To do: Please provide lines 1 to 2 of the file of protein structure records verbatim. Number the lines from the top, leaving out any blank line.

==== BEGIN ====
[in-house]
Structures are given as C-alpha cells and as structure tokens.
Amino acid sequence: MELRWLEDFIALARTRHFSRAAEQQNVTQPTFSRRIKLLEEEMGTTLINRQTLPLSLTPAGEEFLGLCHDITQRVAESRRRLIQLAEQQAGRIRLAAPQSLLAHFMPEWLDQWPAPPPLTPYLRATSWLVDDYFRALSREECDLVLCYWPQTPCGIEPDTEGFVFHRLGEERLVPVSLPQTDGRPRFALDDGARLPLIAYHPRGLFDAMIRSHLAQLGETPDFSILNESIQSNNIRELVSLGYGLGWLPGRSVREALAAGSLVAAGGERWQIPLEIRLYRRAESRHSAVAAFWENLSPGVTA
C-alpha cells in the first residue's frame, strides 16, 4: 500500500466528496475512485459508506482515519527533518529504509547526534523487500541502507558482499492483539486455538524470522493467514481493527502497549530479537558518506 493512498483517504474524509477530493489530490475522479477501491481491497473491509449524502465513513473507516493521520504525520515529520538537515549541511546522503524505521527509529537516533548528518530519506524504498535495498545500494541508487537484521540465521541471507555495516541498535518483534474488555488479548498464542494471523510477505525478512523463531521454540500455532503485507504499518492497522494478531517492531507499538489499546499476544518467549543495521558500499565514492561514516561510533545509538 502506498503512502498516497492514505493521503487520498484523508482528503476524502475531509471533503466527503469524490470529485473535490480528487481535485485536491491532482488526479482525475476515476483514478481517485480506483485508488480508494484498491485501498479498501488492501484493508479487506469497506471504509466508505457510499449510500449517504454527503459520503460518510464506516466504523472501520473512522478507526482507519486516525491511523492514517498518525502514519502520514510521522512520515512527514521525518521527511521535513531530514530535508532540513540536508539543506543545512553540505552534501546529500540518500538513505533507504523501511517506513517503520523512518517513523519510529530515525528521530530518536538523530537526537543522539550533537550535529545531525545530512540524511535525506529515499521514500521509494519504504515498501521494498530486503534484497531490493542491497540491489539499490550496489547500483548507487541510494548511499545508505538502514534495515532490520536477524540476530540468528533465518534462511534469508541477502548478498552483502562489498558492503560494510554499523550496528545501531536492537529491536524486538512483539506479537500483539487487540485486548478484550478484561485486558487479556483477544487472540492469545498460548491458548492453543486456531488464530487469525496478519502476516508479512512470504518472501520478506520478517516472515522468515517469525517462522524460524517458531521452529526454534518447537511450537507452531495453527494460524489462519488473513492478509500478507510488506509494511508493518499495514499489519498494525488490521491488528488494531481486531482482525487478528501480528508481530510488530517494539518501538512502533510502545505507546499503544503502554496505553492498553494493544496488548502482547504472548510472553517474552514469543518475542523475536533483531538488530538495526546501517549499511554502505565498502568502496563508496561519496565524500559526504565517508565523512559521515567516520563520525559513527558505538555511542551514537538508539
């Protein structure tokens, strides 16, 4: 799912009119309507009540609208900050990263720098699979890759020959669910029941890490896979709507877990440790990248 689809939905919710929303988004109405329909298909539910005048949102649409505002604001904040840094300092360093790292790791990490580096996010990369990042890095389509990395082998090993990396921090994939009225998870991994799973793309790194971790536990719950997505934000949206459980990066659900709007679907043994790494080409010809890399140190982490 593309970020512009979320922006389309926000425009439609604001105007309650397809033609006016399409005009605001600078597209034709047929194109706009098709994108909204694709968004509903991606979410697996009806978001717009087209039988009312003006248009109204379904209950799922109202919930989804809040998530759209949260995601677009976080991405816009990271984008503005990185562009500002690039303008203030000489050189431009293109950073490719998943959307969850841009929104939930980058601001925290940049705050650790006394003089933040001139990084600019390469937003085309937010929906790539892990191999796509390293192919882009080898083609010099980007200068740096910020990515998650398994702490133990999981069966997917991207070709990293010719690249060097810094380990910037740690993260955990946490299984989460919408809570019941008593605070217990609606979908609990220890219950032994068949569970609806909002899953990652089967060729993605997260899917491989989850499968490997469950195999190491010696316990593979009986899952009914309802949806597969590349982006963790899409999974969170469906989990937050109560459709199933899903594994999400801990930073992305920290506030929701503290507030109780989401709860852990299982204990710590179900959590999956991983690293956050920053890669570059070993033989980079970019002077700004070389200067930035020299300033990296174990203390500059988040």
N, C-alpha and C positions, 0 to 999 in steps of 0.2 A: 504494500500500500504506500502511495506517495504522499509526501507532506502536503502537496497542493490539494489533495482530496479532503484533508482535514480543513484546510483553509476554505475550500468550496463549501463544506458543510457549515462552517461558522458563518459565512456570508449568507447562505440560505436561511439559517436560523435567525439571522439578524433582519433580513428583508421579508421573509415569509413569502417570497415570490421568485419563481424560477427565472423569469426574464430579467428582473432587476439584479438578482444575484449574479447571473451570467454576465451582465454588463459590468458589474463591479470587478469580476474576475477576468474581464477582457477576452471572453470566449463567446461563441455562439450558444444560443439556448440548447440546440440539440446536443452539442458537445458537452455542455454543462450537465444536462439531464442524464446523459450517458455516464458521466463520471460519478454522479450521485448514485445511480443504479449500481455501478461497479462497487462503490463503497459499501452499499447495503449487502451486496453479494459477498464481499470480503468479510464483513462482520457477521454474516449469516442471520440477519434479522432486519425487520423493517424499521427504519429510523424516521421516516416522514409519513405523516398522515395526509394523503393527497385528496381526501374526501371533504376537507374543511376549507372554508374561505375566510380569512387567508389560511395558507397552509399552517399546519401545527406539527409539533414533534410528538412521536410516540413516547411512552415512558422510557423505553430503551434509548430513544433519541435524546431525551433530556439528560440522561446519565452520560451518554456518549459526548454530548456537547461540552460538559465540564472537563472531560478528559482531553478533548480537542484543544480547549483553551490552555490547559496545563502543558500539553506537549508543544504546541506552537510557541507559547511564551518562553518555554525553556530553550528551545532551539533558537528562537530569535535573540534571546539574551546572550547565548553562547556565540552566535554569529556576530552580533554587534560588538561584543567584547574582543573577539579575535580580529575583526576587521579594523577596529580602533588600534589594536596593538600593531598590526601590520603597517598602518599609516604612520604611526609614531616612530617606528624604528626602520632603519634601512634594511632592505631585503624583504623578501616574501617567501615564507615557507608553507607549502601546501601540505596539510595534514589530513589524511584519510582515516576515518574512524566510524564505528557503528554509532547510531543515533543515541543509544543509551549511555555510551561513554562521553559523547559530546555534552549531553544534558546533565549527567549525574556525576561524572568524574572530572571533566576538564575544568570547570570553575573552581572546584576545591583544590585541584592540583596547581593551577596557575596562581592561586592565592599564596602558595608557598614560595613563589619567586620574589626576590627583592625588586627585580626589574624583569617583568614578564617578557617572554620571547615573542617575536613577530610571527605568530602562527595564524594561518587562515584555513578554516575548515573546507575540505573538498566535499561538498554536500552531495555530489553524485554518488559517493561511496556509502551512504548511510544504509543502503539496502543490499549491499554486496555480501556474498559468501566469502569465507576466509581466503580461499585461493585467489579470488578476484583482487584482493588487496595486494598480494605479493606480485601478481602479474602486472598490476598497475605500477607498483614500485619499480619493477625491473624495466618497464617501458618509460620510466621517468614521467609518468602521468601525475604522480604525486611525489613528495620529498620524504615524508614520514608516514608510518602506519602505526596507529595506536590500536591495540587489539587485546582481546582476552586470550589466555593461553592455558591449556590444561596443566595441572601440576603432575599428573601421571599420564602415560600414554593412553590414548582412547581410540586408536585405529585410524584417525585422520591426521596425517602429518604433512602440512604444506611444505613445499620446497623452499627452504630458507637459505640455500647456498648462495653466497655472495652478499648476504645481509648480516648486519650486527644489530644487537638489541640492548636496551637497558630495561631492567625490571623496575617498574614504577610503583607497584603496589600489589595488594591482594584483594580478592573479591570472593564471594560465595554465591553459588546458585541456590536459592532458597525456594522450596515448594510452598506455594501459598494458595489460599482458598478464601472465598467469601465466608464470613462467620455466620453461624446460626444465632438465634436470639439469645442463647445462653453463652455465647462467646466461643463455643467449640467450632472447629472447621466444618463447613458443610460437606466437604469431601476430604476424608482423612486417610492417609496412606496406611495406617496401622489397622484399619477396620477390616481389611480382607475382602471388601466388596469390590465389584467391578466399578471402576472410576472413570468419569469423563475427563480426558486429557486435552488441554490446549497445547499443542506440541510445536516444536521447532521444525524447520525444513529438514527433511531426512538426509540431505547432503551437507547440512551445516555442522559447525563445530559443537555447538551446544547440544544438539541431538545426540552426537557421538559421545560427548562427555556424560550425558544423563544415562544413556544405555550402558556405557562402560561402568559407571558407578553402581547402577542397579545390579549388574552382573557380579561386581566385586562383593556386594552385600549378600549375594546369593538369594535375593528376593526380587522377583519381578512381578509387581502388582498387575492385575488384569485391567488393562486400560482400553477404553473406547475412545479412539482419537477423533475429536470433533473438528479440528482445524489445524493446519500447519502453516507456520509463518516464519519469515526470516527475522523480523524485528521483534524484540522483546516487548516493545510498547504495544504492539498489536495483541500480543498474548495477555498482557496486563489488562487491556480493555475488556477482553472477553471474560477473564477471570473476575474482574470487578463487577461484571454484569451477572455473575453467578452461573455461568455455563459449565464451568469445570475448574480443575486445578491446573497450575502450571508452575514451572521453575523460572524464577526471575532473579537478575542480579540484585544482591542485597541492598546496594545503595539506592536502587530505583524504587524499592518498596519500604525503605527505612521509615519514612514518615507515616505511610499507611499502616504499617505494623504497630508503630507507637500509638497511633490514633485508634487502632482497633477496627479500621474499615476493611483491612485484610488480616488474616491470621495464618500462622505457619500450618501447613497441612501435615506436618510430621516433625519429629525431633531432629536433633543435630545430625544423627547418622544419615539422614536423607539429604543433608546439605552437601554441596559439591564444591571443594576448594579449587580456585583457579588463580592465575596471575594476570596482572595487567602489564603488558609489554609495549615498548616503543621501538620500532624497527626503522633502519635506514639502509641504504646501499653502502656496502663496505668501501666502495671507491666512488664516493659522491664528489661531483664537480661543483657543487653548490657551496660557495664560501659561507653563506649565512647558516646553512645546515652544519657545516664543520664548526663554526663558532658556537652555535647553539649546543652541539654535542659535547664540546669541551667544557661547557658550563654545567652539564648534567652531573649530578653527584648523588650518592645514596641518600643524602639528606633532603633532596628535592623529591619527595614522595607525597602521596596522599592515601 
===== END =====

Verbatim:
[in-house]
Structures are given as C-alpha cells and as structure tokens.